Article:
An ode to play – A painting by Pieter Bruegel


Recently I have been doing a lot of reading about mindfulness and what brings out spontaneous creativity in the individual – fascinating stuff and it has all been very helpful to me.

One piece I read was by journalist and psychologist Otje van de Lelij in Flow magazine, where the importance of play throughout our lives is discussed. As part of that article Pieter Bruegal’s 1560 painting Children’s Games was mentioned, and so I decided to sit for a while and examine it, something I hadn’t done before although I was familiar with the painting.

The painting is said to be an encyclopedia of more than 70 games that were played in the 16th century, including blind man’s bluff, leap frog and horsey, people spinning tops, climbing trees and one riding a broom, but what I hadn’t really noticed before, (and I encourage you to have a look at a larger version of the painting) is that the people playing these games seem to be adults rather than children.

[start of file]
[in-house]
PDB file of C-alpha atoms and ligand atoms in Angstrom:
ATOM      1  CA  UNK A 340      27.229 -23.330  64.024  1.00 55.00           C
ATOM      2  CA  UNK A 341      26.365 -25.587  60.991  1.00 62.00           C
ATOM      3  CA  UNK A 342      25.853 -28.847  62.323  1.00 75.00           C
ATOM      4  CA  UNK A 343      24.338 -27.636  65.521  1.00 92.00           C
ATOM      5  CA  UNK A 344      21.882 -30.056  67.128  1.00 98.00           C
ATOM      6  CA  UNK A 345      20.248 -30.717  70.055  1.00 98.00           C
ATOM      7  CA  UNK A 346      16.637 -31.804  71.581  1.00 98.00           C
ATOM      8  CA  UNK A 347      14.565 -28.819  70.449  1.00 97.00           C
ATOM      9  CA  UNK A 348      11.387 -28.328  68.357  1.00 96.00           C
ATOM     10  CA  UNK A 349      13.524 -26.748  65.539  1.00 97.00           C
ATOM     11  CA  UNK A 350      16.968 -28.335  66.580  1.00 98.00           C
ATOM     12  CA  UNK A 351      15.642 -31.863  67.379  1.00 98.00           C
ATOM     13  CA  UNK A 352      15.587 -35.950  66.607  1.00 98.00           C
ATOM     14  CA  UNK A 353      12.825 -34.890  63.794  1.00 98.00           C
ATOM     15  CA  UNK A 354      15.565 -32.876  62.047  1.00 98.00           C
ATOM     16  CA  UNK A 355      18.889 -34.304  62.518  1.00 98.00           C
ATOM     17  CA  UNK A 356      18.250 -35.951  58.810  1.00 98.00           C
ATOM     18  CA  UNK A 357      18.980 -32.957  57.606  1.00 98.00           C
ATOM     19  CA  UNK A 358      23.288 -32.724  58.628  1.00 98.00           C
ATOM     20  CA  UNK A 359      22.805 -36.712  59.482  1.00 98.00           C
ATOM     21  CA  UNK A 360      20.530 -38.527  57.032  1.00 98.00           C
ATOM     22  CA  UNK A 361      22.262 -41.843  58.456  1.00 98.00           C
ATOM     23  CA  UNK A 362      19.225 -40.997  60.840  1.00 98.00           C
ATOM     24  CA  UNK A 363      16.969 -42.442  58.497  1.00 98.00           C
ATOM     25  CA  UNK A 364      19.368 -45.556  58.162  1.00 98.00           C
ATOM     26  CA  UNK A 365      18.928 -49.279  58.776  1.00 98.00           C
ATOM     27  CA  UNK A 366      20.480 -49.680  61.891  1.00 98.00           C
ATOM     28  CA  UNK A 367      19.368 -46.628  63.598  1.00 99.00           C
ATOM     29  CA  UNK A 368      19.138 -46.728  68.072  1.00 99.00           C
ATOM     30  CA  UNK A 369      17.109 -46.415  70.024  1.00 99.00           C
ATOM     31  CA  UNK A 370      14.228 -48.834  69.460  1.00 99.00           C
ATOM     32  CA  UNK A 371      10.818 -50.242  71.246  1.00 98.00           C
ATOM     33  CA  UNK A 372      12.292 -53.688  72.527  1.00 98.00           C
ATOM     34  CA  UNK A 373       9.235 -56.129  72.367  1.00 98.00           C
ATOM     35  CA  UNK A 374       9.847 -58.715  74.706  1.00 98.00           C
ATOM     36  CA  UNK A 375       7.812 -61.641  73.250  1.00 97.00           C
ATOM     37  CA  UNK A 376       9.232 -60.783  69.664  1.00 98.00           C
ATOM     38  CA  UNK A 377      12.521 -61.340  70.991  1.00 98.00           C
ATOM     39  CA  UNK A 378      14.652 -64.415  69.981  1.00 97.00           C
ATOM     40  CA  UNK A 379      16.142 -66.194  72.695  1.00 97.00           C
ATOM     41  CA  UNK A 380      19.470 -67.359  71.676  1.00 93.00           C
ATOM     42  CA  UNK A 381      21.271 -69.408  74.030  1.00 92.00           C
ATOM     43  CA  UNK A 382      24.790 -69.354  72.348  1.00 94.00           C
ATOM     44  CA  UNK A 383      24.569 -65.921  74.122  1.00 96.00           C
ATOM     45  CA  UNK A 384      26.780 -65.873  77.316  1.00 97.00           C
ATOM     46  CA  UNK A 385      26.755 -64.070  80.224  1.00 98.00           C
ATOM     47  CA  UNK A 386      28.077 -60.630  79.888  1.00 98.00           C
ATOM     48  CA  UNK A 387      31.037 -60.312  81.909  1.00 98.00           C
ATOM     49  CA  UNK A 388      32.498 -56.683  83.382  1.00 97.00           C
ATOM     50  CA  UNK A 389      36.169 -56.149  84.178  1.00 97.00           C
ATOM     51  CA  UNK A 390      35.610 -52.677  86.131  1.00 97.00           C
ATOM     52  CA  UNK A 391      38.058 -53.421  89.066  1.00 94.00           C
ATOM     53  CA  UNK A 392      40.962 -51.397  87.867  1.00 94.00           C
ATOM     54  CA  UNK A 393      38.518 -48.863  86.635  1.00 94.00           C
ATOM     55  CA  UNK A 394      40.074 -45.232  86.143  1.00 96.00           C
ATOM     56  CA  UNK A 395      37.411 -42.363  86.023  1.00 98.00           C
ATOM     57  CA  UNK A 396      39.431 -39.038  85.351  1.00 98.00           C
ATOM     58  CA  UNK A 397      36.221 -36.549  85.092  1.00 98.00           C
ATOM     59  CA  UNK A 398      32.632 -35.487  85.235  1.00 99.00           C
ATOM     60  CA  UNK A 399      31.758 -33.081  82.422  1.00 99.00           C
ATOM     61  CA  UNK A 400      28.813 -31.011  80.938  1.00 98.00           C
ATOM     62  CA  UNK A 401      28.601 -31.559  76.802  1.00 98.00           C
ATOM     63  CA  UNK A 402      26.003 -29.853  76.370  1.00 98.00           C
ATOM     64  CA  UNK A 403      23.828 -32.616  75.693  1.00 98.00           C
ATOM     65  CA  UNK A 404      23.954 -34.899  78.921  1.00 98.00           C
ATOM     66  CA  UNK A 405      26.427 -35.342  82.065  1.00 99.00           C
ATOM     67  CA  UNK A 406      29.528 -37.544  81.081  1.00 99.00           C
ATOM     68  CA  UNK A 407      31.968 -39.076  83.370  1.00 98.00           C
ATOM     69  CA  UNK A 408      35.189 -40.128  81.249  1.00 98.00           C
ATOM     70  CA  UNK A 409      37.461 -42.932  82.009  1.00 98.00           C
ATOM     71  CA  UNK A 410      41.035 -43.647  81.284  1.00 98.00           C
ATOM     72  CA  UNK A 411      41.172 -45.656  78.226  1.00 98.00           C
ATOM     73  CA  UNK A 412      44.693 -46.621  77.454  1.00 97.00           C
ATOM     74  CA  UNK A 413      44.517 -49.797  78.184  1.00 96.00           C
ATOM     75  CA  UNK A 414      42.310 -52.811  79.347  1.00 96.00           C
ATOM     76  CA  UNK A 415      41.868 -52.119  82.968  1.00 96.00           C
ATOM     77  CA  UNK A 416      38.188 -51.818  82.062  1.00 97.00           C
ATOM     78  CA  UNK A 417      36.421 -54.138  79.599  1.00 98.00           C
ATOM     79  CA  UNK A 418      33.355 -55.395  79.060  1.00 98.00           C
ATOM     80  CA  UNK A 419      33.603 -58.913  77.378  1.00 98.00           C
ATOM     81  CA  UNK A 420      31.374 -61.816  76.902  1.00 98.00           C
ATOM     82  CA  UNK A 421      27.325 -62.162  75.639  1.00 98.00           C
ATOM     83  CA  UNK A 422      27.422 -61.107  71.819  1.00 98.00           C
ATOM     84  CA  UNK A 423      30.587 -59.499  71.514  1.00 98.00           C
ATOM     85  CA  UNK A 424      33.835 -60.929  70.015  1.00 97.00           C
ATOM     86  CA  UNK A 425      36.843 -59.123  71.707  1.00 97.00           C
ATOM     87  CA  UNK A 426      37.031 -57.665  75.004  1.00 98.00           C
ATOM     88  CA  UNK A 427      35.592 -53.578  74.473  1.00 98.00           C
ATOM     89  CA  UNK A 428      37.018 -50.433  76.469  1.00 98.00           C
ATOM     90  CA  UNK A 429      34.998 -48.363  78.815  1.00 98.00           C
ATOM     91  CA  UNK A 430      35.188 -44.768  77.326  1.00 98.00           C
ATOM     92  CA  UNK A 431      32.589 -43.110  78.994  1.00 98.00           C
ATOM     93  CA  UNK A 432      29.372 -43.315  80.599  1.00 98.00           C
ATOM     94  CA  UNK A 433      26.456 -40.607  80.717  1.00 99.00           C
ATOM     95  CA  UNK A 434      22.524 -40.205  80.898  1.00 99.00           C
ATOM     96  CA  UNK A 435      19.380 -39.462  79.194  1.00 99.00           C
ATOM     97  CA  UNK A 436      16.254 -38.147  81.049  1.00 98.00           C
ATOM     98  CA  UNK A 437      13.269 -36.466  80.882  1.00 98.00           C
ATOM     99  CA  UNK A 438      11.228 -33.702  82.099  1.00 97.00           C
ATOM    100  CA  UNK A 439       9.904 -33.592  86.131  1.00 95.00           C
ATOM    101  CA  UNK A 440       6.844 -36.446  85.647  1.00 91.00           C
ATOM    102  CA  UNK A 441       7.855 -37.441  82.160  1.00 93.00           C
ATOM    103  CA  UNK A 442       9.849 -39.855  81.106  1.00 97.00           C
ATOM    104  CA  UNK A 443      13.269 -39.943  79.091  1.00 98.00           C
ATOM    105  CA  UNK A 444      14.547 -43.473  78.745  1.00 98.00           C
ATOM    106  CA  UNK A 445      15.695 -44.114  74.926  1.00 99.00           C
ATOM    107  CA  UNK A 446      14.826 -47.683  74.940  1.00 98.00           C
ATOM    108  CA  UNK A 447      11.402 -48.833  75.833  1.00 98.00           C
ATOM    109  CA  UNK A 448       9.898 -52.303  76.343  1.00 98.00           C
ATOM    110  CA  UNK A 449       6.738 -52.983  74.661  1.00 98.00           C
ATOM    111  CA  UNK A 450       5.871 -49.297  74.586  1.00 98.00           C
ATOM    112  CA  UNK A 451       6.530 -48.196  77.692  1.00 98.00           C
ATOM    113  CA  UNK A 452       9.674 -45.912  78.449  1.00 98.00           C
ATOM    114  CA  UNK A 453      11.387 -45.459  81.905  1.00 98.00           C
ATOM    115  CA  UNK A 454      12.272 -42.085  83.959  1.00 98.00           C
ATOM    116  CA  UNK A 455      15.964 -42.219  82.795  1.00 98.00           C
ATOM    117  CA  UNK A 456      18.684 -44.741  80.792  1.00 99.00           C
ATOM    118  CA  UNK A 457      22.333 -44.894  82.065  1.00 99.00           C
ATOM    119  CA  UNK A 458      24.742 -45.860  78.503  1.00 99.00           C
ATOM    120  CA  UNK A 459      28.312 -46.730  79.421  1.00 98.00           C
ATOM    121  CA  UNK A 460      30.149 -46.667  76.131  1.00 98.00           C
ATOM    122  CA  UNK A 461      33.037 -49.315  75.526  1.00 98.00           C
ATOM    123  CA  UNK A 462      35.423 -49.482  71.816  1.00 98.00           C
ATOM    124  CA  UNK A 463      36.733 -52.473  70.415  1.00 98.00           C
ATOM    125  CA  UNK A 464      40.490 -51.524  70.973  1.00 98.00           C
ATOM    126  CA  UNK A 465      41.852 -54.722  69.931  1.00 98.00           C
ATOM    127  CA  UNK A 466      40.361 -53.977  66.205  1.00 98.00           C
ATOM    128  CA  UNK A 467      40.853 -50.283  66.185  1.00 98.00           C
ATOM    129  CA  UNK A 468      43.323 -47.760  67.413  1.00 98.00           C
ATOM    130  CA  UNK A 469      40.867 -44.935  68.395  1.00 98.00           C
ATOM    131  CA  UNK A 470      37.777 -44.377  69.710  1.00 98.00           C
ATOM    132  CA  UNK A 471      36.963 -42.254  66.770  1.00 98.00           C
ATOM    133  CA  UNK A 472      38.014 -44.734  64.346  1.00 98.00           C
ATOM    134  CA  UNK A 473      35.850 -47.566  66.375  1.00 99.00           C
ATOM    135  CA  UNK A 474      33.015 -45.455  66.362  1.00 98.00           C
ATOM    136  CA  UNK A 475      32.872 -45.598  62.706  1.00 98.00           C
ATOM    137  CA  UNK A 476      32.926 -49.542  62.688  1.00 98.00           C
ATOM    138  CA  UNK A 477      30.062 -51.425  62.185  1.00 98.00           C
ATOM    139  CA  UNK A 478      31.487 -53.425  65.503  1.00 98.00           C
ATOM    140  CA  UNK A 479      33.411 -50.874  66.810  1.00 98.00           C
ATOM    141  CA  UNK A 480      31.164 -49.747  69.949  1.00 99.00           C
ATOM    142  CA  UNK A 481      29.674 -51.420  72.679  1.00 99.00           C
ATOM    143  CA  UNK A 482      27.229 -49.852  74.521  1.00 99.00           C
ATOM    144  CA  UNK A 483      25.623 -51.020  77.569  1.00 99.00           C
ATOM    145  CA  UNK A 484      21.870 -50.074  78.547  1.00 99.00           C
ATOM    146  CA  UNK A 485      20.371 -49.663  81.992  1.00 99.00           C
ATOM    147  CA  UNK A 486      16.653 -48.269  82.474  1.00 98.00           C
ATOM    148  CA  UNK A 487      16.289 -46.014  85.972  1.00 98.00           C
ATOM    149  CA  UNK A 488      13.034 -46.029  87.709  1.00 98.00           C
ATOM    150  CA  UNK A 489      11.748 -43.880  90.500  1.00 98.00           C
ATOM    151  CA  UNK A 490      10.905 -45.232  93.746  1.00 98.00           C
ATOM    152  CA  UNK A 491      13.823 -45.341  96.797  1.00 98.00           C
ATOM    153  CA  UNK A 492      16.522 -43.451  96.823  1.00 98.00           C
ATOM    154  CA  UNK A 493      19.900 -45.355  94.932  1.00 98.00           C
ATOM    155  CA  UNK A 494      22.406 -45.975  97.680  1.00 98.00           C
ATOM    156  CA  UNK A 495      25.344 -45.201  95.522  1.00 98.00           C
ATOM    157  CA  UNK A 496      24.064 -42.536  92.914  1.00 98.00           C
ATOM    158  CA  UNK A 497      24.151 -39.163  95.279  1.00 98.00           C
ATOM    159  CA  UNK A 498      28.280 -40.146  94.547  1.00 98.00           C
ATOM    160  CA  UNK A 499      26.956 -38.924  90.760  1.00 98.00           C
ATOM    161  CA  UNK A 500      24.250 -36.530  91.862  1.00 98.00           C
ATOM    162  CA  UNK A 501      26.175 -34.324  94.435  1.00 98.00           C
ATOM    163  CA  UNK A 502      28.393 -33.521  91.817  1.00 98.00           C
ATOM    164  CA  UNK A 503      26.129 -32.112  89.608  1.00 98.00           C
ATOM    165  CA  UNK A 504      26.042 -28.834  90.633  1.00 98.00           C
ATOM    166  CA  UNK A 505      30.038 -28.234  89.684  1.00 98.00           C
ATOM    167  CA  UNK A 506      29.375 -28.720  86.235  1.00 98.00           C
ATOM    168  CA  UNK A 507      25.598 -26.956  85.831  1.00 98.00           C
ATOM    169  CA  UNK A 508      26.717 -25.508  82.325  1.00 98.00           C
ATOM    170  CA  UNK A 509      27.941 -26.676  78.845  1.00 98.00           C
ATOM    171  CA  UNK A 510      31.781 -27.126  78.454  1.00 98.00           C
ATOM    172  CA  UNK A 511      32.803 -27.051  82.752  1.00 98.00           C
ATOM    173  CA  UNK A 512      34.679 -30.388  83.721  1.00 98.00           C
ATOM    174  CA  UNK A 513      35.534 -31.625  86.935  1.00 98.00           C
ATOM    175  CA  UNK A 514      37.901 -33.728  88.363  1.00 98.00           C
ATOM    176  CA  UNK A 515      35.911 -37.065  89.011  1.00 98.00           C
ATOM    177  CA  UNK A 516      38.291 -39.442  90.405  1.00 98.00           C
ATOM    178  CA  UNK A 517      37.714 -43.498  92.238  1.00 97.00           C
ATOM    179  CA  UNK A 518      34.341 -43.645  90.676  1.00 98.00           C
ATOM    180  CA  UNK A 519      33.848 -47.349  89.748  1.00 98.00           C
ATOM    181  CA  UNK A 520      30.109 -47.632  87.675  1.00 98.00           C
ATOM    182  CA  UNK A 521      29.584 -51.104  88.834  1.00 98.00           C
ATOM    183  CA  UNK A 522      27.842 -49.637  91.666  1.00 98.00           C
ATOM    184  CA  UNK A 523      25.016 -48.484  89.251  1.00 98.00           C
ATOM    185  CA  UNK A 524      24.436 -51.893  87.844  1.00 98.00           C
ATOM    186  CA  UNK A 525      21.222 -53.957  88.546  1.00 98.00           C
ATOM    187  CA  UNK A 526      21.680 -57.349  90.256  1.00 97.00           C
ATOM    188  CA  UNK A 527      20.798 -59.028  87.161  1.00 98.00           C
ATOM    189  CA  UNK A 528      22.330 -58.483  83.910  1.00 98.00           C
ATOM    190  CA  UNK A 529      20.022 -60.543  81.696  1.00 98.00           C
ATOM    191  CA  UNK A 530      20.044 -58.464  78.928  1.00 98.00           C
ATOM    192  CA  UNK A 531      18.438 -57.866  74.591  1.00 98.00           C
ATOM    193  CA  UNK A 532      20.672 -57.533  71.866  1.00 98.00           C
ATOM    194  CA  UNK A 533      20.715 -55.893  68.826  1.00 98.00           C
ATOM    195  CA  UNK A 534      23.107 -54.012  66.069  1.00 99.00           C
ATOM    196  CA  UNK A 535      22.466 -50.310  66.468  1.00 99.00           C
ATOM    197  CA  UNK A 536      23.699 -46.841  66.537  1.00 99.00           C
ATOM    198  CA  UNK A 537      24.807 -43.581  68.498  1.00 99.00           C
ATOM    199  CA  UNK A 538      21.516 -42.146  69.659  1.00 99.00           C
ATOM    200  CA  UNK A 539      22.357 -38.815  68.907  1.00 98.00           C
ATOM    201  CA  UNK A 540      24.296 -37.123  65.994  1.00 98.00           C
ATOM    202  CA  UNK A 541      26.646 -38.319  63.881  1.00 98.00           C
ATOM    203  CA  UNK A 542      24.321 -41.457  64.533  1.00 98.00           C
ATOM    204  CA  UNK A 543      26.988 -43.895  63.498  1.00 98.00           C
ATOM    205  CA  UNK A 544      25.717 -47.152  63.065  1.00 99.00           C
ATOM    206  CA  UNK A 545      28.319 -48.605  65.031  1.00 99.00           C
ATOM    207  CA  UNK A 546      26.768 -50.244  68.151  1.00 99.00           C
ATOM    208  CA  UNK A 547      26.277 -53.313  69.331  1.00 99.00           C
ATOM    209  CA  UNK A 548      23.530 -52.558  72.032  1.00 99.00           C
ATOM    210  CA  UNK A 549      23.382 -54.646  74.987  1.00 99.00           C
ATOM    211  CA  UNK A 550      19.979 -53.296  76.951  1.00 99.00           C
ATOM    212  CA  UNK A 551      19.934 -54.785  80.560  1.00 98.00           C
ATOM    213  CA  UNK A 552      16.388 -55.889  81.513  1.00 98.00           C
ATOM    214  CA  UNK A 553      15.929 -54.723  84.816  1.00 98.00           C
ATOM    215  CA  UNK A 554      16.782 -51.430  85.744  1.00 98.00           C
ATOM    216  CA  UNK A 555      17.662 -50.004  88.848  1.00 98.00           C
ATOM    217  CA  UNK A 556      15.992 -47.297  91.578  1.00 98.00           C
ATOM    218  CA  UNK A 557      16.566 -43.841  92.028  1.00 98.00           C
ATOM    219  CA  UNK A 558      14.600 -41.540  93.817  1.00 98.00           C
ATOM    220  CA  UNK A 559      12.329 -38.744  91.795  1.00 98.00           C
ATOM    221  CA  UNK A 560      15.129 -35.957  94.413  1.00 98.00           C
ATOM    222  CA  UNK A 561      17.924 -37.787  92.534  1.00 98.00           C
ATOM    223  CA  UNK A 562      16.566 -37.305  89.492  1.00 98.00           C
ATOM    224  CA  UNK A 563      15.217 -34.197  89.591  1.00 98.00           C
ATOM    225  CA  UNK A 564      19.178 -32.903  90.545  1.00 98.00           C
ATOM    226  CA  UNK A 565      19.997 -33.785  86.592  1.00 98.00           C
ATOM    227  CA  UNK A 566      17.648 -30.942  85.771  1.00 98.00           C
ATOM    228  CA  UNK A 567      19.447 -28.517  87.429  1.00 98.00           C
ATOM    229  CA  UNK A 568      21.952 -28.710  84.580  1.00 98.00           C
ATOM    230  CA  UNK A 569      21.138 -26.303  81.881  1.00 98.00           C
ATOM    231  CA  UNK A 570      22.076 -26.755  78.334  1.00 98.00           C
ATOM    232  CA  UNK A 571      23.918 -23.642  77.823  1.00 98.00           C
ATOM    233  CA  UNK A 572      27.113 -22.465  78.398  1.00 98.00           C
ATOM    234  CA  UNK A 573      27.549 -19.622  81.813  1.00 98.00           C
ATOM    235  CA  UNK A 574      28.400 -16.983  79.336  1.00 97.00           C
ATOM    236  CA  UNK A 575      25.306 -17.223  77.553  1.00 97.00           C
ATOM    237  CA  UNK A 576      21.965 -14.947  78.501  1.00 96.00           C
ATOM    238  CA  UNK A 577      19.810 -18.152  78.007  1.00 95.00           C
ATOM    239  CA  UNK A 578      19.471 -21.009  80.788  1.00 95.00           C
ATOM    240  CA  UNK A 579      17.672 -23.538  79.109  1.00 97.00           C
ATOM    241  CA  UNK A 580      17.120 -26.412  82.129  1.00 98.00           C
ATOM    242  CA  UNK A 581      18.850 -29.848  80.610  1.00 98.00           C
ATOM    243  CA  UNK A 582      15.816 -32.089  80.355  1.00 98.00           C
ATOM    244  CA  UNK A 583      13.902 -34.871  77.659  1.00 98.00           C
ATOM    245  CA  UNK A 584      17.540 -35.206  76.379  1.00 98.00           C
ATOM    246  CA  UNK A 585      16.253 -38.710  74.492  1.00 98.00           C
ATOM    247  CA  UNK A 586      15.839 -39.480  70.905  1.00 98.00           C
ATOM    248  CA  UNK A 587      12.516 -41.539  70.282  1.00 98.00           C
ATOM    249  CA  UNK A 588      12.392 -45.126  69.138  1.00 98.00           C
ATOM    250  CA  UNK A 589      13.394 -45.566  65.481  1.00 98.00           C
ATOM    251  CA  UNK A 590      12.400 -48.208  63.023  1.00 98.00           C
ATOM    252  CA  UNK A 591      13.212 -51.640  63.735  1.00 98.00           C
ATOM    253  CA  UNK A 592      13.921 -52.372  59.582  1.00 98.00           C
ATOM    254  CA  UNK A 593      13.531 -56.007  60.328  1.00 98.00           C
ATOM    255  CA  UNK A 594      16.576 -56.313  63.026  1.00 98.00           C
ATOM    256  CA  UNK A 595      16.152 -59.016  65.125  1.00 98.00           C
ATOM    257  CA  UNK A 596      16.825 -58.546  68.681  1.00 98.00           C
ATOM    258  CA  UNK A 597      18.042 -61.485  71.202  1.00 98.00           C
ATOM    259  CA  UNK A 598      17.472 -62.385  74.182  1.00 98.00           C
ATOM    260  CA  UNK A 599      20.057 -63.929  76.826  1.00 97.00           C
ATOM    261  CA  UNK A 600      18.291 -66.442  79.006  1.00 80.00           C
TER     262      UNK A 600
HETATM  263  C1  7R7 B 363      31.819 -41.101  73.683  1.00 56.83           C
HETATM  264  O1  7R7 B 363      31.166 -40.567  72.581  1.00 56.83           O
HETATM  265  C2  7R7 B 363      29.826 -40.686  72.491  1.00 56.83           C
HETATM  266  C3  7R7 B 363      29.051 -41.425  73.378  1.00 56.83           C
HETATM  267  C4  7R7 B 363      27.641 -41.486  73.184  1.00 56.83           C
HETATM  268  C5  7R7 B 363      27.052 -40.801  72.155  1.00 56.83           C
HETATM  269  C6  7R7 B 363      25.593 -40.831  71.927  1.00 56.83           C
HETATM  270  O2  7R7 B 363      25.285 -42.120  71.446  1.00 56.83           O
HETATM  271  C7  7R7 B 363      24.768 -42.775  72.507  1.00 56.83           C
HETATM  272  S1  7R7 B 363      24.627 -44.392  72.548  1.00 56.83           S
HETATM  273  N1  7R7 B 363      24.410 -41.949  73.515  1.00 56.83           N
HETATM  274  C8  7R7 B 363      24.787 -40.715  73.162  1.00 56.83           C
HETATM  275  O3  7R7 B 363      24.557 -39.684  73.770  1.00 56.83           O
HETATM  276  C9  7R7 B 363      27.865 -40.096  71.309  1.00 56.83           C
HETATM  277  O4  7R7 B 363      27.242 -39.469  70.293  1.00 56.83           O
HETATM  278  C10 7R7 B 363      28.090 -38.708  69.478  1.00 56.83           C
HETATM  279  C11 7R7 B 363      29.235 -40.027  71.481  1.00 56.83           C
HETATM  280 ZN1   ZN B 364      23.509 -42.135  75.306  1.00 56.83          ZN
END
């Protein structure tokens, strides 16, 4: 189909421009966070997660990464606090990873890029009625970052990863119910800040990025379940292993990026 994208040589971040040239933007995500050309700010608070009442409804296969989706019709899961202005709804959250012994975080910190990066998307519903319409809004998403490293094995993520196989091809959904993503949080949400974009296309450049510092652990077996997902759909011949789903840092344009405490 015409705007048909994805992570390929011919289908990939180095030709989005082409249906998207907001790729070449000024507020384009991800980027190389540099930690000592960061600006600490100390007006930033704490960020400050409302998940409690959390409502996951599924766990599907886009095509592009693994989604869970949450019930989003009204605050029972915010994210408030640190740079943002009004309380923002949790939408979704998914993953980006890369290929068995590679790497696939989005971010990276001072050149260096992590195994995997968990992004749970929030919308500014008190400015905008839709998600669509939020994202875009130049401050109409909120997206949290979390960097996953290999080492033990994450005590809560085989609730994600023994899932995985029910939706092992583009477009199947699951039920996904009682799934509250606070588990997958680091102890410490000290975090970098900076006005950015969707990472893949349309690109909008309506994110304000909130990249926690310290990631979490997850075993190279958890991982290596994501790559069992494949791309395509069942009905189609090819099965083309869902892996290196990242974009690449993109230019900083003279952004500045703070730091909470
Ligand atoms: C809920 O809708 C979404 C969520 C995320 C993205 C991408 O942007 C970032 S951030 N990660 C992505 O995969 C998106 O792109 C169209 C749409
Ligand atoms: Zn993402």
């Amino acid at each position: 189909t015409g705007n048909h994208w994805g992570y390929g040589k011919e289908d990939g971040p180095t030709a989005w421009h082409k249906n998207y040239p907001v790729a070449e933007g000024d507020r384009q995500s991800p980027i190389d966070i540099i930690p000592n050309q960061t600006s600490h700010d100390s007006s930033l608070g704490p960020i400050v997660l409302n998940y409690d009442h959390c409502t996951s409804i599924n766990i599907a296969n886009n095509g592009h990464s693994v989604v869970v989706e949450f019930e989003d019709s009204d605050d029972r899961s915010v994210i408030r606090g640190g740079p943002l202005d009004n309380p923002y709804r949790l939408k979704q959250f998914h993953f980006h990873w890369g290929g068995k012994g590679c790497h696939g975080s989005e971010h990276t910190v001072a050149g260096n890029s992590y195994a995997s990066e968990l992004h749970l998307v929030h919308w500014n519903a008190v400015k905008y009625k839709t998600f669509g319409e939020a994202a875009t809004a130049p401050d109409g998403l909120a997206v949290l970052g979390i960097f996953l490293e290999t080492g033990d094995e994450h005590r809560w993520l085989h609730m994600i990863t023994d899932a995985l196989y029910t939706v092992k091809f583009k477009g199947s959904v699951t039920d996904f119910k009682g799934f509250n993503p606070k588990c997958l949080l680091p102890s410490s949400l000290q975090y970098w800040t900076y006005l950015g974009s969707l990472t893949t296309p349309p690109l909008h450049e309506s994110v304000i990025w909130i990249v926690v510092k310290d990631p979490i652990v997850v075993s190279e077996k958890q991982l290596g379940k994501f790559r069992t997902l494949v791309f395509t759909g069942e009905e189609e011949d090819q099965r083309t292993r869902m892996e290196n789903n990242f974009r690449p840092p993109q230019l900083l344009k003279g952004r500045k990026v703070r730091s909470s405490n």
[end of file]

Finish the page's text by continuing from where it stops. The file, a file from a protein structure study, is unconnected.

Perhaps the message that Bruegel is trying to portray is that play is an essential part of who we are – if we give up playing we give up fun and spontaneity. As Adjiedj Bakas has written, “…playing is not done with any particular goal in mind, but just to have fun and to be yourself completely.”

Playing makes one feel good and when you are having fun Otje van der Lelij suggests, you become a sponge, soaking up new information, inspiring learning and creativity. Anthropologist Johan Huizinga one said that play was the basis of all culture and that without play, there would be no culture, no civilisation.

Pablo Picasso once said : “Every child is an artist. The problem is how to remain an artist once we grow up”.

I intend to play more……… Perhaps so should you! :))


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